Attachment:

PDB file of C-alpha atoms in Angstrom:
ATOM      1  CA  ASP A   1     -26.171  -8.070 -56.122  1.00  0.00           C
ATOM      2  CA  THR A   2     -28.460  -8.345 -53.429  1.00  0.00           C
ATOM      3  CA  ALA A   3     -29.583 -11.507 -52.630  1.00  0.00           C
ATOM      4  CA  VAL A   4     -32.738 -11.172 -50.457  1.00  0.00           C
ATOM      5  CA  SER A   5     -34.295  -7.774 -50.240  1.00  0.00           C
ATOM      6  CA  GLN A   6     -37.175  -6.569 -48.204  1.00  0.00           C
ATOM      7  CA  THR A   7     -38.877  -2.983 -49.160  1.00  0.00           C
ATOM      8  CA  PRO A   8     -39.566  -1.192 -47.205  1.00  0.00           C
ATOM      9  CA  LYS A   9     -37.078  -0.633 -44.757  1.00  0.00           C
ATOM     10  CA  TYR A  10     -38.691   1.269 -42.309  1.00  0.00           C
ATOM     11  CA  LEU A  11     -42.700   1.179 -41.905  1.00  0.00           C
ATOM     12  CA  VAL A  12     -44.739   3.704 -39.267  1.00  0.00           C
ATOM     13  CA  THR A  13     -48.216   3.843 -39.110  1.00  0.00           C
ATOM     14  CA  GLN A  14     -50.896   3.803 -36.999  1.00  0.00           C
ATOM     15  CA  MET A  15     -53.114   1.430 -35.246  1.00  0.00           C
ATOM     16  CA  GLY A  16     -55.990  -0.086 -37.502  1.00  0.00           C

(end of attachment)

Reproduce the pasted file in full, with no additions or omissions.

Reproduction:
PDB file of C-alpha atoms in Angstrom:
ATOM      1  CA  ASP A   1     -26.171  -8.070 -56.122  1.00  0.00           C
ATOM      2  CA  THR A   2     -28.460  -8.345 -53.429  1.00  0.00           C
ATOM      3  CA  ALA A   3     -29.583 -11.507 -52.630  1.00  0.00           C
ATOM      4  CA  VAL A   4     -32.738 -11.172 -50.457  1.00  0.00           C
ATOM      5  CA  SER A   5     -34.295  -7.774 -50.240  1.00  0.00           C
ATOM      6  CA  GLN A   6     -37.175  -6.569 -48.204  1.00  0.00           C
ATOM      7  CA  THR A   7     -38.877  -2.983 -49.160  1.00  0.00           C
ATOM      8  CA  PRO A   8     -39.566  -1.192 -47.205  1.00  0.00           C
ATOM      9  CA  LYS A   9     -37.078  -0.633 -44.757  1.00  0.00           C
ATOM     10  CA  TYR A  10     -38.691   1.269 -42.309  1.00  0.00           C
ATOM     11  CA  LEU A  11     -42.700   1.179 -41.905  1.00  0.00           C
ATOM     12  CA  VAL A  12     -44.739   3.704 -39.267  1.00  0.00           C
ATOM     13  CA  THR A  13     -48.216   3.843 -39.110  1.00  0.00           C
ATOM     14  CA  GLN A  14     -50.896   3.803 -36.999  1.00  0.00           C
ATOM     15  CA  MET A  15     -53.114   1.430 -35.246  1.00  0.00           C
ATOM     16  CA  GLY A  16     -55.990  -0.086 -37.502  1.00  0.00           C